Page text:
|Institution:||University of Pittsburgh|
|Full text PDF:||http://d-scholarship.pitt.edu/29282/1/xun-formatted_1.pdf|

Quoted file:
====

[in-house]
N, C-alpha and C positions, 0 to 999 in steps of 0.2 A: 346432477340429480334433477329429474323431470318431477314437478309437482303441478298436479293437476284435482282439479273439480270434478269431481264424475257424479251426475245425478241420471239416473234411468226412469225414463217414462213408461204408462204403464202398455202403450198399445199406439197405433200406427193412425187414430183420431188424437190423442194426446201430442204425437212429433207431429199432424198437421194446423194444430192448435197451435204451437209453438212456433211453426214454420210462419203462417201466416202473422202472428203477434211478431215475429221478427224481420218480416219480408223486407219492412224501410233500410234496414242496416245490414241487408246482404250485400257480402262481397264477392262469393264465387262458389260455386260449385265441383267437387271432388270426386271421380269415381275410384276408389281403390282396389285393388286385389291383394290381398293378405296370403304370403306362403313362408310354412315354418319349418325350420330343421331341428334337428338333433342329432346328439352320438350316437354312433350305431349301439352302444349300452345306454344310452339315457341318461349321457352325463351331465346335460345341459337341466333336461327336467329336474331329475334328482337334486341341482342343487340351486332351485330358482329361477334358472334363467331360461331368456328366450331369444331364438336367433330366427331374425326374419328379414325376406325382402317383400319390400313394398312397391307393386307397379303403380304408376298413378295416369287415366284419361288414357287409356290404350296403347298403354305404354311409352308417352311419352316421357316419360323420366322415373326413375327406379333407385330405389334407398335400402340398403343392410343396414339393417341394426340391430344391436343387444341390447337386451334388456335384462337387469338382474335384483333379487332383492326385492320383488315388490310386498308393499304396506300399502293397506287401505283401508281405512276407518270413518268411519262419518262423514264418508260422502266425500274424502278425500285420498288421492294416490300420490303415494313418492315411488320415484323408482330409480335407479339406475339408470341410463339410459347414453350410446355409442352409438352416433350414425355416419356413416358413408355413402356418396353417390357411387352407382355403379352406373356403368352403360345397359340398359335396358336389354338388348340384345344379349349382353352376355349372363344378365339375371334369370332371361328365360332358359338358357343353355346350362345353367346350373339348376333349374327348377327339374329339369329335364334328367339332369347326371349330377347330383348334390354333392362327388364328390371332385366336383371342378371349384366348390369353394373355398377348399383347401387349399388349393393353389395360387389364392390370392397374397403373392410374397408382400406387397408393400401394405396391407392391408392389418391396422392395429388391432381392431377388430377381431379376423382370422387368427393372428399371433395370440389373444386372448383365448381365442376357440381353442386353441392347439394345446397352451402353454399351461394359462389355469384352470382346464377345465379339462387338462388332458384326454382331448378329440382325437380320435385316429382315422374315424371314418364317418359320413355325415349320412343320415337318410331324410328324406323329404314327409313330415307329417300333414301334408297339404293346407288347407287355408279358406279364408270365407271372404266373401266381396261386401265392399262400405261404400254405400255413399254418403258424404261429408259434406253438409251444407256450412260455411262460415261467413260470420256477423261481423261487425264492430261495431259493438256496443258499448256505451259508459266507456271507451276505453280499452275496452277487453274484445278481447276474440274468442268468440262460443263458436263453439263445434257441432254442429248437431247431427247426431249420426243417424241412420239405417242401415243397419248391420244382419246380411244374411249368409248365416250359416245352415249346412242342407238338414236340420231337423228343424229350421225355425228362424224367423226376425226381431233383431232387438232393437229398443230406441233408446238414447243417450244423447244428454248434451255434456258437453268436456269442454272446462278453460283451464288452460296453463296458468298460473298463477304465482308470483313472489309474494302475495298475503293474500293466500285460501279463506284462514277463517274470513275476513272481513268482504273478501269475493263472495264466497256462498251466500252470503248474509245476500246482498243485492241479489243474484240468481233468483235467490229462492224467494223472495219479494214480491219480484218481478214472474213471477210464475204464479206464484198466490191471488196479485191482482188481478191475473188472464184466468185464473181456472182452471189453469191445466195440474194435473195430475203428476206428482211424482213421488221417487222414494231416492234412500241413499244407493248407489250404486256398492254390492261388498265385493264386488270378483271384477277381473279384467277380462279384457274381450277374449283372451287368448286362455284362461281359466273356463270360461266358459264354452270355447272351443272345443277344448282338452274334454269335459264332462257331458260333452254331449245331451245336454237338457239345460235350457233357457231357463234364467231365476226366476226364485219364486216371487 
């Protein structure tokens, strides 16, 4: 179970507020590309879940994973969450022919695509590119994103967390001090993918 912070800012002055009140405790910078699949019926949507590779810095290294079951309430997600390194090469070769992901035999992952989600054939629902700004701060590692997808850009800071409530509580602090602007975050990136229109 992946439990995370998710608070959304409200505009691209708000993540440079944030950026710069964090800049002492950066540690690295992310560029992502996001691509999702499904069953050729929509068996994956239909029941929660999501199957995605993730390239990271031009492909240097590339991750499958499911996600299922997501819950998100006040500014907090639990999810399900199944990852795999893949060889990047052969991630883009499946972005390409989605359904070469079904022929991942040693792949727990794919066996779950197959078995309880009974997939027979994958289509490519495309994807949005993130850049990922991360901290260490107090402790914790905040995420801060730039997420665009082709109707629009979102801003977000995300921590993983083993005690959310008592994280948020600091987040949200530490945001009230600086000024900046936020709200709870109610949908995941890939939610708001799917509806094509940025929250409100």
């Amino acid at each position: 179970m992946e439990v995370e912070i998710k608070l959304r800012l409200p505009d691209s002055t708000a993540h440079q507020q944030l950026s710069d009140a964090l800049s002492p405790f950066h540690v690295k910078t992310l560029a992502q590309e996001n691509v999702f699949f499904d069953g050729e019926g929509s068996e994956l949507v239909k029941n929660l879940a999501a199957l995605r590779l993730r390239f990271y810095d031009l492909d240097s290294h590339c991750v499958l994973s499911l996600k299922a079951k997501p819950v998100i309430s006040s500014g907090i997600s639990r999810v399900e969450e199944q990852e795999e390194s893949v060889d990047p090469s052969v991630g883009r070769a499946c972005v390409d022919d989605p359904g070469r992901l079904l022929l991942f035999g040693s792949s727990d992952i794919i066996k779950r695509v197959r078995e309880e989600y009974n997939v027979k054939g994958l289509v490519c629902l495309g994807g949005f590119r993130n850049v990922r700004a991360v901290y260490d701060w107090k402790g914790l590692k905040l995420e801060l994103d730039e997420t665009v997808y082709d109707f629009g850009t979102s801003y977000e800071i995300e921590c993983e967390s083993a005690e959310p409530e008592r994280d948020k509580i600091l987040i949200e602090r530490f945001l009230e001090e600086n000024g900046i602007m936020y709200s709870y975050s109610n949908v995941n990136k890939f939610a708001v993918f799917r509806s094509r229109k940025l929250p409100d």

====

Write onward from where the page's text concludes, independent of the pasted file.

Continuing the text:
Water is the most important liquid on the earth, yet the physics behind many properties of water is still poorly understood. Particular interesting are the condensed phases of water: ice and liquid water, that both possess anomalous properties. In this thesis, I focus on using different methods, including force fields as well as DFT calculations, to predict several key properties of proton-disordered ice Ih and liquid water. The focus of my study of ice Ih is on its comparable dielectric constant ε_s with liquid water, which directly results from its proton-disorder nature. Predictions of the dielectric constant of ice Ih from pairwise additive force fields fall appreciably below than the experimental values, with significant improvement being achieved by polarizable force fields. I examined the performance of different force fields, and confirmed that the polarizable AMOEBA models with three polarizable sites per molecule outperform polarizable models such as DC97 with a single polarizable site. Since it is difficult to resolve the subtle energetic difference of different proton ordering arrangements in ice Ih with force fields, I studied the energetics of ice Ih, from DFT calculations using the BLYP functional as well as several dispersion-corrected BLYP functionals. As shown in my study, the dispersion-corrected functionals not only give better energy predictions but also get better lattice parameters and equilibrium volumes for the optimized ice Ih unit cells. I also predicted the structural as well as dynamical properties of liquid water from ab initio molecular dynamics simulations with several dispersion-corrected BLYP functionals. The results of calculations all confirmed that including dispersion corrections in functionals is essential to get faster water rotational dynamics and a “softer” structure of liquid water. Finally I parametrized a two-channel dispersion-corrected atom-centered pseudopotential (DCACP2) based on the BLYP functional to correct for the long-range dispersion force for three rare gas elements: helium, neon and argon. By fitting the interaction energy of three homonuclear dimers against CCSD(T) calculations, the resulting DCACP2-BLYP method performs significantly better than the one-channel DCACP approach for the two-body binding energies of the dimers. I also explore the factor responsible for the success of DCACP2 method.